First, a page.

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Archived: Dawson House Good

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Reports


Inspection carried out on 28 January 2016

During a routine inspection

This inspection took place on 28 January 2016 and was unannounced. At the last inspection in April 2014 we found the service was meeting the regulations we looked at.

Dawson House is a small home which provides care and accommodation for up to seven adults with learning disabilities, autism and complex communication needs. At the time of our inspection there were seven people living at the home.

The service is required to have a registered manager in post. A registered manager is a person who has registered with the Care Quality Commission (CQC) to manage the service. Like registered providers, they are ‘registered persons’. Registered persons have a legal responsibility for meeting the requirements in the Health and Social Care Act and associated Regulations about how the service is run. The registered manager left the service in November 2015. The provider appointed a new manager immediately. The new manager had submitted their application to CQC to become the registered manager for the home, which was being processed.

Relatives told us people were safe at Dawson House. Staff knew how to protect people if they suspected they were at risk of abuse or harm. They had received training in safeguarding adults at risk. They knew how and when to report their concerns if they suspected someone was at risk of abuse. They had also received training to ensure people were protected from discriminatory behaviour and practices that could cause them harm.

Staff had access to appropriate guidance to ensure identified risks to people were minimised to keep people safe from injury or harm. Staff were aware of the specific risks to each person and what they should do to protect them. Regular maintenance and service checks were carried out of the premises to ensure the environment and equipment was safe. The provider had put measures in place to ensure risks posed by the environment were minimised. Staff kept the home free of obstacles and objects so that people could move freely and safely around.

There were enough suitable staff to support people. Staffing levels were planned to ensure there was a good mix of experienced and suitable staff on every shift to meet people’s needs. The provider carried out appropriate checks on staff to ensure they were suitable and fit to work at the home. Staff received relevant training to help them in their roles. Staff had a good understanding of people’s needs and how these should be met. Staff felt well supported by senior staff and were provided with opportunities to share their views about how people's experiences could be improved.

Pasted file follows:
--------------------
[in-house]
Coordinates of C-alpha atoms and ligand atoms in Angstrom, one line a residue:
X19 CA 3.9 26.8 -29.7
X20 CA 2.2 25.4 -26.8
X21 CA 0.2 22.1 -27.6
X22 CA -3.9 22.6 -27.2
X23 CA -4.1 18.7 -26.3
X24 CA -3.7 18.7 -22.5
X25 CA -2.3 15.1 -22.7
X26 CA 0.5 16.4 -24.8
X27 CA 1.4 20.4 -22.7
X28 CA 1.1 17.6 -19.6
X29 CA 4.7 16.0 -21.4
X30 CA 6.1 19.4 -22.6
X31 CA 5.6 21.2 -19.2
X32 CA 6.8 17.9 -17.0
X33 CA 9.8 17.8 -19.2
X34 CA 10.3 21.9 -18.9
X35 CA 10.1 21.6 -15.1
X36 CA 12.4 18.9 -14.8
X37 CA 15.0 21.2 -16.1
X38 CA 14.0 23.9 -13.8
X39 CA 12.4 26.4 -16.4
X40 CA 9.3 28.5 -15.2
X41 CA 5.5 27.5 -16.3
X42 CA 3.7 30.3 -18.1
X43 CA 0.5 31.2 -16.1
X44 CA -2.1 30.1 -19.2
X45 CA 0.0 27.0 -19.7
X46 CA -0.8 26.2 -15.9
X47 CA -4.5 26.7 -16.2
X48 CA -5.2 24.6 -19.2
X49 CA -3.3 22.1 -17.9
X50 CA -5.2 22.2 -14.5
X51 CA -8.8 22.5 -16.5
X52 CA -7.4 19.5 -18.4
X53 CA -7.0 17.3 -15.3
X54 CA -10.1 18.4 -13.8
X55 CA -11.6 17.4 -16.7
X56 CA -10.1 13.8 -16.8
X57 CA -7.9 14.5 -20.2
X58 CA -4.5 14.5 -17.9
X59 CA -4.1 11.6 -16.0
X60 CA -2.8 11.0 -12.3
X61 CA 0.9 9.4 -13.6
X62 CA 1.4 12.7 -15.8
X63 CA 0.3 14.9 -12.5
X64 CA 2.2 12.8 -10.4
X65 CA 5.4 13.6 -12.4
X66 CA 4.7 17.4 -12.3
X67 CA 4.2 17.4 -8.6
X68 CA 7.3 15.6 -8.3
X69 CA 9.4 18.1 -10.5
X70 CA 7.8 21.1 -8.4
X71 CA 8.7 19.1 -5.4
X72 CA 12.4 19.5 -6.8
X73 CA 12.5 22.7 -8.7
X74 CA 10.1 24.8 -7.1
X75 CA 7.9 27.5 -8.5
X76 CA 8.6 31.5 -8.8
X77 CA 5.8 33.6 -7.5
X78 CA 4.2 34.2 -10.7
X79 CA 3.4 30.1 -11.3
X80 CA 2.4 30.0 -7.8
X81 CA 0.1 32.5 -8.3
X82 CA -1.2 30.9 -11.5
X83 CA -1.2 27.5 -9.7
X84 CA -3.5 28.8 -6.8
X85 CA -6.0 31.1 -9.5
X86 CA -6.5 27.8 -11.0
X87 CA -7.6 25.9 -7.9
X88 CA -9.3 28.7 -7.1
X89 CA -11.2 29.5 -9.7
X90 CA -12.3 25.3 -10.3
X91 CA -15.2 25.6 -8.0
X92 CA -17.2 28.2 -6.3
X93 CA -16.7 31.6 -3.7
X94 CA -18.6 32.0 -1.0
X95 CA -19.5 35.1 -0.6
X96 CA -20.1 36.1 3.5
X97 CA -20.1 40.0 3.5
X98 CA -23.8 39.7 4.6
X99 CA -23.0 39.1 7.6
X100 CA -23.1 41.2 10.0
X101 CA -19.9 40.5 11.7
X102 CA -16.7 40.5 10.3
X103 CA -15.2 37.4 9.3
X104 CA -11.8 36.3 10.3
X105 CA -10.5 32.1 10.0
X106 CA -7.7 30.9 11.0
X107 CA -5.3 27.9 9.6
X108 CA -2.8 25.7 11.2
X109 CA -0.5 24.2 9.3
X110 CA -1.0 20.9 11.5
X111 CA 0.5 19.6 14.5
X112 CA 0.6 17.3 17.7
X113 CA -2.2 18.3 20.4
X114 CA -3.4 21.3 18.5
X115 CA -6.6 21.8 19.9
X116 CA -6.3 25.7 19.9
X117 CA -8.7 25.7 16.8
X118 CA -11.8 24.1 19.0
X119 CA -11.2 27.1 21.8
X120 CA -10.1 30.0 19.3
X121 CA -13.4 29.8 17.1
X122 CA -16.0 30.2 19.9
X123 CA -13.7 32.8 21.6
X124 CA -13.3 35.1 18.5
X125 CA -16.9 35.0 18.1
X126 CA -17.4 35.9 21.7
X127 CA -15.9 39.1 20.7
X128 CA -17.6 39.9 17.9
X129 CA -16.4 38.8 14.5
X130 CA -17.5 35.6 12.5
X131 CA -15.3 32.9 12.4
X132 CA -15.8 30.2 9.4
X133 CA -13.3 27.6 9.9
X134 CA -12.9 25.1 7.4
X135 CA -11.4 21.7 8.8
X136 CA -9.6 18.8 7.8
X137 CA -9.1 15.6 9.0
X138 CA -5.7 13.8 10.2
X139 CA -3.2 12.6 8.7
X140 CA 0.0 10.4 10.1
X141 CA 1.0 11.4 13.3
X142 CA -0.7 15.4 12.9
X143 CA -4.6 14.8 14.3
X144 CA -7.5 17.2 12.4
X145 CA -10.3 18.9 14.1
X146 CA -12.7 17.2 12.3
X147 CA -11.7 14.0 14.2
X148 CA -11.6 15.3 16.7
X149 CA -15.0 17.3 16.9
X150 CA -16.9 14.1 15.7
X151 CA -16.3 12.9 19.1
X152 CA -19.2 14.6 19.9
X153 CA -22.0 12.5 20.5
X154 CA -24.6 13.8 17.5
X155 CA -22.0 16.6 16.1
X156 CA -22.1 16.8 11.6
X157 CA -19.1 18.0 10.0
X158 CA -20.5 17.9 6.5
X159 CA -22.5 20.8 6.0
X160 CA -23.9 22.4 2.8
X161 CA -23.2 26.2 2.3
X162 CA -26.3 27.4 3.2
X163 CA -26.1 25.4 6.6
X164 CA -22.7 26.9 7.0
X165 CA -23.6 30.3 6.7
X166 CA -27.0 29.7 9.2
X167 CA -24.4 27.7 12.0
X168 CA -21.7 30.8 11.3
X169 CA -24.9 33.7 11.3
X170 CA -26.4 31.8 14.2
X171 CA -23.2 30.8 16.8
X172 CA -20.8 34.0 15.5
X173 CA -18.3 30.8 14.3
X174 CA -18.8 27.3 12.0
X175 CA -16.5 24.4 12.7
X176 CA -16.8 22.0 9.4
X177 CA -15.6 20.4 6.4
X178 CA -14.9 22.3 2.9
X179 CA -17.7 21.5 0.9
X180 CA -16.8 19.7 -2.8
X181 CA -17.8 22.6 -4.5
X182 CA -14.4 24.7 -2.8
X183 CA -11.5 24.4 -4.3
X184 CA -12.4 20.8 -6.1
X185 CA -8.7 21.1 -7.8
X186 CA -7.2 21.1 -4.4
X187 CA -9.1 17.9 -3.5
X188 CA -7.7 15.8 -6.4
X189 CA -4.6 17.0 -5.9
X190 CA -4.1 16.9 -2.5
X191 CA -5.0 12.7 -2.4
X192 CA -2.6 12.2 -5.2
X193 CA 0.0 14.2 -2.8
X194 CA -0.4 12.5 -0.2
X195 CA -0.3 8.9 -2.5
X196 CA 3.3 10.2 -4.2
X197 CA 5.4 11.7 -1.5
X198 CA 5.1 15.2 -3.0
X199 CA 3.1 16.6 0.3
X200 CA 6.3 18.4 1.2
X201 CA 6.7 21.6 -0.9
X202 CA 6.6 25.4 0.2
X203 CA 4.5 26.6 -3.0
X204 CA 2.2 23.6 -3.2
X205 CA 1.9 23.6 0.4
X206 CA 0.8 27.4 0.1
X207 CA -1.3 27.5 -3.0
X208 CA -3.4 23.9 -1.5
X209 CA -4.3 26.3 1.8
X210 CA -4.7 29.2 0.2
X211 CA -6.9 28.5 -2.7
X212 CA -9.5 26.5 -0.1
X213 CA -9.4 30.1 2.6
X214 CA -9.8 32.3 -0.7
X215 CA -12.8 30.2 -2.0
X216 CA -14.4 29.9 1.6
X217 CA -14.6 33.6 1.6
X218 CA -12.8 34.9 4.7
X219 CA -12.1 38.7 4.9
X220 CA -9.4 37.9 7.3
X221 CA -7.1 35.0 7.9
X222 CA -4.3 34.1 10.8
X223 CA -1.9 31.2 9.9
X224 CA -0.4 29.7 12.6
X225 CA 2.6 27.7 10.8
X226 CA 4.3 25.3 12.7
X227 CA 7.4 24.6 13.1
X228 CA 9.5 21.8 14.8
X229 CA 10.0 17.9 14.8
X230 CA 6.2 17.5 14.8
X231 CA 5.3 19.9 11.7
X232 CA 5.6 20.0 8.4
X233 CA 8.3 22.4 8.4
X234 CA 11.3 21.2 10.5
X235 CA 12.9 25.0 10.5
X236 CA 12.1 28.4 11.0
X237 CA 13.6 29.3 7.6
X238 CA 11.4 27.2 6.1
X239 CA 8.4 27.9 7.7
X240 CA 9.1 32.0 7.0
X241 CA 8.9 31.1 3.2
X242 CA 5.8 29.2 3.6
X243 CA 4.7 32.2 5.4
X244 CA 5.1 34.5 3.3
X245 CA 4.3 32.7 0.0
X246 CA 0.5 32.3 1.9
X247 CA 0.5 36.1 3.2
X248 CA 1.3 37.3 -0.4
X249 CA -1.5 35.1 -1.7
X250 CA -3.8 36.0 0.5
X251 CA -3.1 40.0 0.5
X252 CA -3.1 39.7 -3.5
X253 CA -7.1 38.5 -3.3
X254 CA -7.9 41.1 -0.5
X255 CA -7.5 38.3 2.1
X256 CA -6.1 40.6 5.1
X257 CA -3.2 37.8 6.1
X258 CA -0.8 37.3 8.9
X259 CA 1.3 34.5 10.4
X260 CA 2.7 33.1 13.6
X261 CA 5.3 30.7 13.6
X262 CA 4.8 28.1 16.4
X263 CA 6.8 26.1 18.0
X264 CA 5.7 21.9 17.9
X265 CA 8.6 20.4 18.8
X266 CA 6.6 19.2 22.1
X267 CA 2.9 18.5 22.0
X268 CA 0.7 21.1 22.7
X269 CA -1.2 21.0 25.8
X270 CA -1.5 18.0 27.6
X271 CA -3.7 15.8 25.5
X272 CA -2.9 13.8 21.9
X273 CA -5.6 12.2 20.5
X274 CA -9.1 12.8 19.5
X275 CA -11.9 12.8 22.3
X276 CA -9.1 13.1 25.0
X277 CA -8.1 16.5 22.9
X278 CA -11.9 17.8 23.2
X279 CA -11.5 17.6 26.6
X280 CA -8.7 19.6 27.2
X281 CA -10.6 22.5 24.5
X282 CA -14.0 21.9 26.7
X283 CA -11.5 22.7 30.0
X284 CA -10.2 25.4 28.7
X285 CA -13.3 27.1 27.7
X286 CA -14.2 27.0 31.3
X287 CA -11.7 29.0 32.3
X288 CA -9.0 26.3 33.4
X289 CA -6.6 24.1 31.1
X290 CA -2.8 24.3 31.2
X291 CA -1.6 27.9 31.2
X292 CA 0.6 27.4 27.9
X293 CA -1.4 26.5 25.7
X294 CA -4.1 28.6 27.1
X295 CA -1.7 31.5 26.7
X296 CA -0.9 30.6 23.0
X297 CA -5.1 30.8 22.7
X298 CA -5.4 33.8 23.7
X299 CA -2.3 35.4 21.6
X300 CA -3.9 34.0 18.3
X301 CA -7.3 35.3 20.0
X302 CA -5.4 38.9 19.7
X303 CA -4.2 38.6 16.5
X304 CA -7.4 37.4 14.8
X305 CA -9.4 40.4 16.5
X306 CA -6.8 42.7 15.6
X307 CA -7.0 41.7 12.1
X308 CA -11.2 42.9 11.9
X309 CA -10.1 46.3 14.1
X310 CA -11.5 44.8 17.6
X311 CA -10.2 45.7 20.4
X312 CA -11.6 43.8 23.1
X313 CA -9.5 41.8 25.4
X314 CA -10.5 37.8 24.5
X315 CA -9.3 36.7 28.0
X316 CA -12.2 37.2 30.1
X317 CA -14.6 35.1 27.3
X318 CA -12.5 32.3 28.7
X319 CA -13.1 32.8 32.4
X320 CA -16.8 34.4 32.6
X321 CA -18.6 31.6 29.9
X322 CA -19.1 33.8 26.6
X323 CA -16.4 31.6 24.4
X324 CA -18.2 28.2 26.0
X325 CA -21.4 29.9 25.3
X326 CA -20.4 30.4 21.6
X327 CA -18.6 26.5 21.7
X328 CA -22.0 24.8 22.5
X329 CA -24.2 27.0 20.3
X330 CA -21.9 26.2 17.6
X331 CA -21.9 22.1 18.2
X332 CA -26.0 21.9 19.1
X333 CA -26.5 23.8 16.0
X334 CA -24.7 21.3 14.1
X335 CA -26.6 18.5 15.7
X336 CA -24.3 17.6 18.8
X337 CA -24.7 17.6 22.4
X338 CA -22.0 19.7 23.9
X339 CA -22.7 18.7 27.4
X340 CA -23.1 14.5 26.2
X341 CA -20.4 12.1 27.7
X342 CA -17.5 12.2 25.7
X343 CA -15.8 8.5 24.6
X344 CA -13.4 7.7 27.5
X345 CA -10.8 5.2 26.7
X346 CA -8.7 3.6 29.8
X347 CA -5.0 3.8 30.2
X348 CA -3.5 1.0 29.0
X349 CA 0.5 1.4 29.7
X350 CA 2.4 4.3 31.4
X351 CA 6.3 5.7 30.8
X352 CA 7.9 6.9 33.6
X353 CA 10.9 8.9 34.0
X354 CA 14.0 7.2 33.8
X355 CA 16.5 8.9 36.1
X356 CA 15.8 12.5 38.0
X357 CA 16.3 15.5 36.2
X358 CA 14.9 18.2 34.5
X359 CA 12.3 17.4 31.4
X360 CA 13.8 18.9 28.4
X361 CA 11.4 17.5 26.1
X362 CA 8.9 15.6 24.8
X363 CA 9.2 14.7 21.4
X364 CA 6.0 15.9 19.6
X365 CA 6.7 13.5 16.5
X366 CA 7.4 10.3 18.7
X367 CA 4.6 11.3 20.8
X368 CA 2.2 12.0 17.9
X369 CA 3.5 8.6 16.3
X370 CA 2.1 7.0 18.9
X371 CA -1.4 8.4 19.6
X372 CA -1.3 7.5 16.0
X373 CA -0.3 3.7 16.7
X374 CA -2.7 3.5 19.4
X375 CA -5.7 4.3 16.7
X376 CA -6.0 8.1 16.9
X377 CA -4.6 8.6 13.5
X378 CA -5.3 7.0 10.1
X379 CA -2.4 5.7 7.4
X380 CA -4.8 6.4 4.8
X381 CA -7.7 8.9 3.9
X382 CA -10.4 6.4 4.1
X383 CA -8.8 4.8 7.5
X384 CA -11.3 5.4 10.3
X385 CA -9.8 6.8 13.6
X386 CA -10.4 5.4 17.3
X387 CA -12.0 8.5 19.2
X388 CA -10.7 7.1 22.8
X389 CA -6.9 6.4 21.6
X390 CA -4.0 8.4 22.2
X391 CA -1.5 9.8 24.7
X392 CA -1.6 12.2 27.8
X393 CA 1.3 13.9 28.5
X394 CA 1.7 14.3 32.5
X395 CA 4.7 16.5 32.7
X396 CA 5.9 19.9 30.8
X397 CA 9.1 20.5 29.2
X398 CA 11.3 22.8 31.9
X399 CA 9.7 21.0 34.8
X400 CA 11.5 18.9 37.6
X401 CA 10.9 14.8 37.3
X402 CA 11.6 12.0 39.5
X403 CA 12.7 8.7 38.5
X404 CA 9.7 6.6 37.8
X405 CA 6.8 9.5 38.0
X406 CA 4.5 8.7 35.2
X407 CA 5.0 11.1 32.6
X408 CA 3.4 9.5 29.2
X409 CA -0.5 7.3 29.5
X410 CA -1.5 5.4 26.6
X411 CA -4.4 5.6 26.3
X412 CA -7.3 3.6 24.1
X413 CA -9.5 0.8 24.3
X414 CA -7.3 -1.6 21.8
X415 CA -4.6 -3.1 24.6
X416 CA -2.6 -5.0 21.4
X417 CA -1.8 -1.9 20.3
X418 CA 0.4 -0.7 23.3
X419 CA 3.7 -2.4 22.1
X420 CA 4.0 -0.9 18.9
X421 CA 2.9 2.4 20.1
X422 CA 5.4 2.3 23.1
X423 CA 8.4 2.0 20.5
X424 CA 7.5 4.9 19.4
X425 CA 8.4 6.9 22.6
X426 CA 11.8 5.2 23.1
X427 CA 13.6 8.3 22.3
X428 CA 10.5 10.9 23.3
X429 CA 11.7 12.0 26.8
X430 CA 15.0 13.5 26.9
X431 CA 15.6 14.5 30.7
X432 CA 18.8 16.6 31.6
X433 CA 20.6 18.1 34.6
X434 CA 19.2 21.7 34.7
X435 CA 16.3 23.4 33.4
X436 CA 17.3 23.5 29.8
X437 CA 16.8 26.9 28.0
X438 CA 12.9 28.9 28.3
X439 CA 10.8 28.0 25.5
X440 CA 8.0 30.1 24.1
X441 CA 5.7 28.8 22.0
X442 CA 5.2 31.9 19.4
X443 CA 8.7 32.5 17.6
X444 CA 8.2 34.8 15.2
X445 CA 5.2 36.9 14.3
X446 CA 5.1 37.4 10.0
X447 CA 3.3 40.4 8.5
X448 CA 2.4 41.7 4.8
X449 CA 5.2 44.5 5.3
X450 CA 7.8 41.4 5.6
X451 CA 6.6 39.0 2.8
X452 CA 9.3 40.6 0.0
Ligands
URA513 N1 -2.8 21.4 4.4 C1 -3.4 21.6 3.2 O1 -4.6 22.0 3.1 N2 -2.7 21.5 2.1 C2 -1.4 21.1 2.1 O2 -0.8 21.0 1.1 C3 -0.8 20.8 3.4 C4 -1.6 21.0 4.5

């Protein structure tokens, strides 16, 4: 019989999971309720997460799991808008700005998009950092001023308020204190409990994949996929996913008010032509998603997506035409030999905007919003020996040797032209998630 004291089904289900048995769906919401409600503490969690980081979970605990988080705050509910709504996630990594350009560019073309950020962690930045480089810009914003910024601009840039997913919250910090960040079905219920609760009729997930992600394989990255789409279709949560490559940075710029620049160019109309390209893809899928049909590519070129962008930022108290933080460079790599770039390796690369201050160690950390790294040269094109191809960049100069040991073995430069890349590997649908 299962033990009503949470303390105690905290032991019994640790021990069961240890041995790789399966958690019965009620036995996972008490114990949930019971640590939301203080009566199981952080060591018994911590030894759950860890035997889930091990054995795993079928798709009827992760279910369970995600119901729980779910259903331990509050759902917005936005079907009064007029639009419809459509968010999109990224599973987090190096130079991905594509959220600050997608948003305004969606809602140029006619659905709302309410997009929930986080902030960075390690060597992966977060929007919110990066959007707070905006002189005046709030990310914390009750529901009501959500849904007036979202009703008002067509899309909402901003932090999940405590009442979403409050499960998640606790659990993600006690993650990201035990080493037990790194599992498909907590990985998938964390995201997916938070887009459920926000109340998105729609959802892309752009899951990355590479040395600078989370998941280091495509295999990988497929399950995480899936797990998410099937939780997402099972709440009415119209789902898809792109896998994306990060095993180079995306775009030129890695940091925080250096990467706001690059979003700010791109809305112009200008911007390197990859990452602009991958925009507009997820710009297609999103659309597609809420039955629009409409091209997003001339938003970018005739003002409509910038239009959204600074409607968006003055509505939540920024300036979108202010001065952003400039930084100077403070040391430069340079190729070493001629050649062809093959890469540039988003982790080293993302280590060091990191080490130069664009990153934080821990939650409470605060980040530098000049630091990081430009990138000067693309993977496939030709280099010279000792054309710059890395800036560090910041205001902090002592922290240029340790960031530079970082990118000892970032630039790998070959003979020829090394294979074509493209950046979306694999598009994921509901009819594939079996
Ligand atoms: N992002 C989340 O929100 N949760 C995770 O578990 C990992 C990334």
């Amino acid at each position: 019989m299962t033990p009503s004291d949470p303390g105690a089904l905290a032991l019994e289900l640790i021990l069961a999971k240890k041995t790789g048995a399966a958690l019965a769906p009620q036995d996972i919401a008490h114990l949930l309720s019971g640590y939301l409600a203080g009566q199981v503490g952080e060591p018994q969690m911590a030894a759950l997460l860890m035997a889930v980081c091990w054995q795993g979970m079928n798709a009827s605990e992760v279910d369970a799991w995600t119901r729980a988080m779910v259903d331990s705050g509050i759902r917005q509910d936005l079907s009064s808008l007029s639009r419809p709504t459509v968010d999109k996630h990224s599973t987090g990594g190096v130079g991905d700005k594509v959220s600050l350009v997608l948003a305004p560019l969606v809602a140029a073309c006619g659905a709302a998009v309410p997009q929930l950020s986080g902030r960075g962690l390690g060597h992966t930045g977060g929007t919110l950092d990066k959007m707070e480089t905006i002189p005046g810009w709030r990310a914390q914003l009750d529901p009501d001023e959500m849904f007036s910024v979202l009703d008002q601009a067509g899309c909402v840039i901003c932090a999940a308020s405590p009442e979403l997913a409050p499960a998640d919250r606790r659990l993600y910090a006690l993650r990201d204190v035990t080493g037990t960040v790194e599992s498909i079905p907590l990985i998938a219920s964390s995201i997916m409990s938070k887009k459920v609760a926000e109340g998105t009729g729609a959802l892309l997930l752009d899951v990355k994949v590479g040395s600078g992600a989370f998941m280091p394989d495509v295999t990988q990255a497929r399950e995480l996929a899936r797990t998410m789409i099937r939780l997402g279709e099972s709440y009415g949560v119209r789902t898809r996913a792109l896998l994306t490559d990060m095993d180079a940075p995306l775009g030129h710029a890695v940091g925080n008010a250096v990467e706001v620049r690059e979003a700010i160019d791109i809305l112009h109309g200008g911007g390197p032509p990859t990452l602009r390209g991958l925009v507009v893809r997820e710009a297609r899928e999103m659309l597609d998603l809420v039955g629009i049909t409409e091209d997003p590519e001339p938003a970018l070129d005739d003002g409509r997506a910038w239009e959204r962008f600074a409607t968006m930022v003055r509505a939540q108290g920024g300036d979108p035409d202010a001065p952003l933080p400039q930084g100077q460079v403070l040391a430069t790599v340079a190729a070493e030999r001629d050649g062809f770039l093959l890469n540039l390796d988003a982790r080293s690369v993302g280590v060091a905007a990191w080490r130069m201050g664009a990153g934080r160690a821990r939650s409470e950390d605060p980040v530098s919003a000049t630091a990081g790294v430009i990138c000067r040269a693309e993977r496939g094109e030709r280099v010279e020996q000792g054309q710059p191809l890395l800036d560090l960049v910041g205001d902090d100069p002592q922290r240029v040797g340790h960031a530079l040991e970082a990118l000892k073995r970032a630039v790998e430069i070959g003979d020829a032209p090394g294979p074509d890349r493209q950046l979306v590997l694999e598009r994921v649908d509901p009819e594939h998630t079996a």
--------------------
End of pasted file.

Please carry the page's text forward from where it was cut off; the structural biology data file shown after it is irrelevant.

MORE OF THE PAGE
People were supported to keep healthy and well. Staff regularly monitored people's food and drink intake to ensure people were eating and drinking enough. Specialist diets were catered for and appropriate support was obtained for people with specific needs or conditions. Staff ensured people were able to promptly access healthcare services when this was needed. Medicines were stored safely, and people received their medicines as prescribed.

People had support plans which reflected their specific needs and preferences for how they were cared for and supported. These gave staff guidance and instructions on how people’s needs should be met. People were appropriately supported by staff to make decisions about their care and support needs and encouraged by staff to be as independent as they could be. Staff used different methods of communication to ensure people could be involved in making these decisions.

Relatives said staff were kind and caring. Staff acted appropriately to minimise distress or anxiety experienced by people. They were respectful of people’s privacy and dignity when supporting them. Staff were welcoming and relatives said they were free to visit the home with no restrictions. People were encouraged to maintain relationships with people that were important to them and to undertake social activities and outings of their choosing. People were supported

Inspection carried out on 14 April 2014

During a routine inspection

We considered our inspection findings to answer questions we always ask; Is the service caring? Is the service responsive? Is the service safe? Is the service effective? Is the service well led?

Below is a summary of what we found. The summary is based on our observations during the inspection, speaking with people using the service, their relatives, the staff supporting them and from looking at records.

If you want to see the evidence supporting our summary please read the full report.

Is the service safe?

A representative of one of the people using the service said they regularly observed the way staff interacted with their relative which gave them assurance they were safe in the home.